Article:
• The remains of a cave sit along Route 109, that King Philip and his men hid inside during King Philip's War. The massive rock that once contained the cave was known as the Oven's Mouth. It was blown up along with most of the cave in the 1950s to straighten out Route 109.
  • Maj. Robert Steele, the Continental Army drummer boy during the Battle of Bunker Hill, is buried in the old Westwood Cemetery off Route 109.
  • Westwood is home of the oldest animal pound in the United States.
  • Westwood was a dry town until 2005. Restaurants can now apply for liquor licenses.
  • Westwood is home to the Hale Reservation, an area of open space donated by Robert Sever Hale. Hale Reservation spans over 1,200 acres (486 ha) in Westwood and Dover, MA.


Public schools

Westwood has five public elementary schools:

  • Deerfield
  • Downey
  • Paul R. Hanlon (originally Pine Hill)
  • Martha Jones
  • William E. Sheehan (originally Pond Plain)

Westwood has one public middle school, Thurston Middle School, named after Edmund W. Thurston. Westwood High School, the only high school in Westwood, serves the Westwood area.

Westwood High School was rebuilt over 15 years ago, and the old school, built in 1957, was demolished. The gymnasium and swimming facility from the old school were refurbished and are part of the new high school campus. The school facilities also include a multi-use artificial turf field (named after former Westwood High School principal and teacher Charles Flahive) with a synthetic track, both of which are open to the public.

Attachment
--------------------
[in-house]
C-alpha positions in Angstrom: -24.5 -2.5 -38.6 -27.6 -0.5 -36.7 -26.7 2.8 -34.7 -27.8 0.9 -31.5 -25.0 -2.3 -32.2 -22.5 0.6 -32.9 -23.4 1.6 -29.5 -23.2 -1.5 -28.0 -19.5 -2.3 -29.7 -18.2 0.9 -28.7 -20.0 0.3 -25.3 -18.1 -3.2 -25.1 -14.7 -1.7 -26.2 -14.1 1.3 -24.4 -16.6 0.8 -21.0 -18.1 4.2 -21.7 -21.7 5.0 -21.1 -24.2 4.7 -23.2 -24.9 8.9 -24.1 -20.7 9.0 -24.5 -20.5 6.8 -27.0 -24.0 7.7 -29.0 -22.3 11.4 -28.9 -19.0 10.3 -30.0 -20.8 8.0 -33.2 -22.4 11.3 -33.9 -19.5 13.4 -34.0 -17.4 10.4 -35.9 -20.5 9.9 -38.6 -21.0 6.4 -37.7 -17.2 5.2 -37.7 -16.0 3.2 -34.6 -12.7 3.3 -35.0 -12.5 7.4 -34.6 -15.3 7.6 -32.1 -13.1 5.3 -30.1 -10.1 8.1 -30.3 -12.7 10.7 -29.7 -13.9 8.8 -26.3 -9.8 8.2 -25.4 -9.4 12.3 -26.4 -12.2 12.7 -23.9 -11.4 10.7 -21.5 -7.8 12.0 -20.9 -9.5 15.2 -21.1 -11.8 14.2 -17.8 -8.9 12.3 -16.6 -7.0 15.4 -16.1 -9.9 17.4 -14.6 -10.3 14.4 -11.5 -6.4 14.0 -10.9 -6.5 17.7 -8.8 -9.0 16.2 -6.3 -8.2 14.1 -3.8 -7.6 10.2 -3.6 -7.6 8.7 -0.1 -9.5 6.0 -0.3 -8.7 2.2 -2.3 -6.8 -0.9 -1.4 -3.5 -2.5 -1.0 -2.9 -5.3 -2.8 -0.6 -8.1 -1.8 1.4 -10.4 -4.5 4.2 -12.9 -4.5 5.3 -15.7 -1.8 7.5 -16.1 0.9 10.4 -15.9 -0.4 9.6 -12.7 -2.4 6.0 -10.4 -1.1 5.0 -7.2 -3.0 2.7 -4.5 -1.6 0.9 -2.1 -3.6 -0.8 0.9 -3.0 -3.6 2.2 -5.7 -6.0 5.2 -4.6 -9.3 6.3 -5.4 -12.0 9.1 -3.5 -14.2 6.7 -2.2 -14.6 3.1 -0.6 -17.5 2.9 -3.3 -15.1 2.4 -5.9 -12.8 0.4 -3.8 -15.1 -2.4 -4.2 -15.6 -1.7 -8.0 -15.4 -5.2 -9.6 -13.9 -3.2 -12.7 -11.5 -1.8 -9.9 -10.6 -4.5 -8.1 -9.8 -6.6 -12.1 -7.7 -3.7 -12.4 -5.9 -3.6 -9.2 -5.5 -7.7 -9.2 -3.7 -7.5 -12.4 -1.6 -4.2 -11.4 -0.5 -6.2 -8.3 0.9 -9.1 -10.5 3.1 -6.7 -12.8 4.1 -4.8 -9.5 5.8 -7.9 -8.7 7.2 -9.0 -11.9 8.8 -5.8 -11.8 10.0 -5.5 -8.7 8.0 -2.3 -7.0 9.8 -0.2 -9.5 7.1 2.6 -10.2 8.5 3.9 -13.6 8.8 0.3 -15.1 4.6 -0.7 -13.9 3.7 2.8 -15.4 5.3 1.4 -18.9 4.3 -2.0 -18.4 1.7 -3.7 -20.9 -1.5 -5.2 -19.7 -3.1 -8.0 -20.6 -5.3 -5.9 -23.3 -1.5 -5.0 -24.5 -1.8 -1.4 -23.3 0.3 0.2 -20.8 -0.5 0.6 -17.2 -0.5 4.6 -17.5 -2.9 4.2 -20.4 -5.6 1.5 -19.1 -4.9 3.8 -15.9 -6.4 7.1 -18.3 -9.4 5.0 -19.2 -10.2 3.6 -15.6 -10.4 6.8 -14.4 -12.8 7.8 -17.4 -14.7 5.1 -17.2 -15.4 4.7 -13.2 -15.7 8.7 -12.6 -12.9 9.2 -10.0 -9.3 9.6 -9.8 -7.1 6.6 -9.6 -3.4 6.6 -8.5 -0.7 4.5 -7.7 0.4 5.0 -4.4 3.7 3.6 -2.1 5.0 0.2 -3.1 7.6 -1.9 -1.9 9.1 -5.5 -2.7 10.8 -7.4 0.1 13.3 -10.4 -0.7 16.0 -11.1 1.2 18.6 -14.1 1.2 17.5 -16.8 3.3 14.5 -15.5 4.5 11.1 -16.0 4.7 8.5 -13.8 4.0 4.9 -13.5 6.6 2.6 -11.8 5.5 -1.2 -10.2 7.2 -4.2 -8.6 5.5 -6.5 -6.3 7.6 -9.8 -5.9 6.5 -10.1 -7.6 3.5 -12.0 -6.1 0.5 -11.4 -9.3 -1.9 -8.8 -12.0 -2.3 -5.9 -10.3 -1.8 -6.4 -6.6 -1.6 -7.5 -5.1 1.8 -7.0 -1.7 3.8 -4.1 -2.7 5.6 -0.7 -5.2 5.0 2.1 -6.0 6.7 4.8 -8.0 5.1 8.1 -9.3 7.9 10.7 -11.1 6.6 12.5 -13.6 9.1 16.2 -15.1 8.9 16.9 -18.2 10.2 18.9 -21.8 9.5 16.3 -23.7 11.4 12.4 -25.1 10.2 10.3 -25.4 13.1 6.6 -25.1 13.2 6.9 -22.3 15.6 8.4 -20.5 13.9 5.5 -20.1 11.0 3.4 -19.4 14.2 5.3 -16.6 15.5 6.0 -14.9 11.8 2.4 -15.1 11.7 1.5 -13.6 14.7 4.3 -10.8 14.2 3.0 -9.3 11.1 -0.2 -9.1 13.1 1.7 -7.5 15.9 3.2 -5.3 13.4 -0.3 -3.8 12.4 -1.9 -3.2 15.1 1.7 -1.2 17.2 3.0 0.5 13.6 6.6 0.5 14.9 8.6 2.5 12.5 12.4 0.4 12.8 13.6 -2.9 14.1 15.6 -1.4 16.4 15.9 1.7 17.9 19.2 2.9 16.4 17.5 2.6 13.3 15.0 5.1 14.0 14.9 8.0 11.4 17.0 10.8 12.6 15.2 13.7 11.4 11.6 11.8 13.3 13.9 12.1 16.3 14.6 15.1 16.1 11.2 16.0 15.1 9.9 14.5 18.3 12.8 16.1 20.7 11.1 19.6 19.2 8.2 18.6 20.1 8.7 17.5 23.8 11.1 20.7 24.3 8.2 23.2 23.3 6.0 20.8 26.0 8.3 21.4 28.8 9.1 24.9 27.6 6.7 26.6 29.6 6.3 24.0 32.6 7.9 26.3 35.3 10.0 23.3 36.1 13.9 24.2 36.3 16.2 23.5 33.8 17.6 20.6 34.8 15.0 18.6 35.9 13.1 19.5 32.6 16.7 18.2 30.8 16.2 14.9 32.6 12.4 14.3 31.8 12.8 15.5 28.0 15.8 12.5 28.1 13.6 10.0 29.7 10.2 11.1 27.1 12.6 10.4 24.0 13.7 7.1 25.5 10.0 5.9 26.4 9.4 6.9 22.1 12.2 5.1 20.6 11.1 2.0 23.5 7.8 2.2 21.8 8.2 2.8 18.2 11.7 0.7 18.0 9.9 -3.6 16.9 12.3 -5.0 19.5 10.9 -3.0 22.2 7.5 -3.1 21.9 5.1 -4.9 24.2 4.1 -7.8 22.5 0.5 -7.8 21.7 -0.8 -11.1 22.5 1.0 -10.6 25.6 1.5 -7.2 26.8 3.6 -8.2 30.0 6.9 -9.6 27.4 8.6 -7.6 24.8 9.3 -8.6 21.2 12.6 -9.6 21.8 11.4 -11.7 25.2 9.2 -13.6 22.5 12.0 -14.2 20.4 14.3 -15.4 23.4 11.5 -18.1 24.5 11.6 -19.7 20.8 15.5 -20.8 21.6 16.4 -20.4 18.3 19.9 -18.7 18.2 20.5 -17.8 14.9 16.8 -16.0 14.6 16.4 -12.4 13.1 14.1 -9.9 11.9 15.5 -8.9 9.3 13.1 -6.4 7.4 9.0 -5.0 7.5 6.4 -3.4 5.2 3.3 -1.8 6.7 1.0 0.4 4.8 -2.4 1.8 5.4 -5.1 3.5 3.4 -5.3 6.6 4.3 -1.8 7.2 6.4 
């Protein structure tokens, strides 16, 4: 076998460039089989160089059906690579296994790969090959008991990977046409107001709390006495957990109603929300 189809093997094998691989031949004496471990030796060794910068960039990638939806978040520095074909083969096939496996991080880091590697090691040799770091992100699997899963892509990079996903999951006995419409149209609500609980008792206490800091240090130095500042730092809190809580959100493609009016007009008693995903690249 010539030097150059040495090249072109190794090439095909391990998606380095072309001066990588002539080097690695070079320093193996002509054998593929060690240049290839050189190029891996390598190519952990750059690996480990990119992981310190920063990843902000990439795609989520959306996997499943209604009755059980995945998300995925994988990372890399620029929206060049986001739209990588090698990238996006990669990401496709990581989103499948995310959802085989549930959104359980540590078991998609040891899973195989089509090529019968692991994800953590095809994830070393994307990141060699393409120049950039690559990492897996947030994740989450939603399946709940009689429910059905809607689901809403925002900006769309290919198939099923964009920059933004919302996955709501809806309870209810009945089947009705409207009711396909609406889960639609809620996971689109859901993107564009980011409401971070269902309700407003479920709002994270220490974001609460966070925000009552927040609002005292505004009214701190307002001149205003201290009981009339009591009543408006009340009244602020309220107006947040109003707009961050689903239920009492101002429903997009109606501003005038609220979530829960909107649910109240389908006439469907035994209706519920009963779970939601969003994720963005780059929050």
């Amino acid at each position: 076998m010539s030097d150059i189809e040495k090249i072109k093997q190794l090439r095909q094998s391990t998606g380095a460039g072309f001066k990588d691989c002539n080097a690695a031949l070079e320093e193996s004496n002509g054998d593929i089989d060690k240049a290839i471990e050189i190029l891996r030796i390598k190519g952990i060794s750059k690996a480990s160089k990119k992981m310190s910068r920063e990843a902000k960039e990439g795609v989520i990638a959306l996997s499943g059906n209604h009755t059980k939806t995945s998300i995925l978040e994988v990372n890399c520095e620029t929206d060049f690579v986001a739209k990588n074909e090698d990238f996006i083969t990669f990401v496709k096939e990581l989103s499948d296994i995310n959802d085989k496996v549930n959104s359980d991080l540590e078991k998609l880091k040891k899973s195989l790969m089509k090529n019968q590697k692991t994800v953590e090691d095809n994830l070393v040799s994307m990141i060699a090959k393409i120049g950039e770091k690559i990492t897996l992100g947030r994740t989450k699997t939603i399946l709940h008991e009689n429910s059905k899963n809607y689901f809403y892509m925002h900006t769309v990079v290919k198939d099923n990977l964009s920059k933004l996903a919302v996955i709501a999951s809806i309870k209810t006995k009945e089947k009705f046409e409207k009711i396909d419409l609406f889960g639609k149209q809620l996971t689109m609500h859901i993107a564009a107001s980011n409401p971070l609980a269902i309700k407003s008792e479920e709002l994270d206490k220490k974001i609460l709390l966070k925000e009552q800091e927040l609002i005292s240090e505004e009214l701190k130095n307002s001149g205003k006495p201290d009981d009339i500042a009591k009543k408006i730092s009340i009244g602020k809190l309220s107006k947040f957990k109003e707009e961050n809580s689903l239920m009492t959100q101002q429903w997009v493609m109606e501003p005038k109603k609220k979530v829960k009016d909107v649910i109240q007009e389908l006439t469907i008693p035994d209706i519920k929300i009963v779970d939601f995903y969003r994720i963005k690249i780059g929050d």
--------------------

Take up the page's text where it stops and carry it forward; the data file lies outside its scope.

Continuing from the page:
Private schools

Westwood is home to Xaverian Brothers High School, an all-boys Catholic prep school and the Westwood Montessori School, preschool.

Notable people

  • Leo Beranek, American acoustic engineer and co-founder of Internet pioneer, Bolt Beranek and Newman
  • Mike Cafarella, Computer scientist and co-founder of the Apache Hadoop big data project
  • Bishop Christopher Coyne, Served as parish priest of St. Margaret Mary Church
  • Jon Finn, guitarist, rock musician
  • Fern Flaman, former Boston Bruin and Toronto Maple Leaf. Stanley Cup winner and Hockey Hall of Famer
  • Kenny Florian, Mixed Martial Arts (MMA) fighter, FOX/UFC analyst
  • John Harrington, former CEO of the Boston Red Sox
  • Matt Hasselbeck, NFL quarterback
  • Mike Hazen, Executive vice president and general manager of the Arizona Diamondbacks
  • Paul LaCamera, United States Army four-star general and infantry officer
  • Jackie MacMullan, Newspaper sportswriter and NBA columnist for
  • Peter S. Pezzati, portrait painter
  • Barry Reed, American trial lawyer and bestselling author
  • Robert B. Rheault, American military officer and commander of all US Army Special Forces in Vietnam in 1969
  • Milt Schmidt, former Boston Bruin and Hockey Hall of Famer
  • Robert Steele (drum major), drummer boy for the Continental Army during the Battle of Bunker Hill of the Revolutionary War; buried in the Old Westwood Cemetery
  • Mike Woicik, Strength and conditioning coach for the Dallas Cowboys. Tied for second most superbowl rings with Bill Bellichik. (Only behind Tom Brady)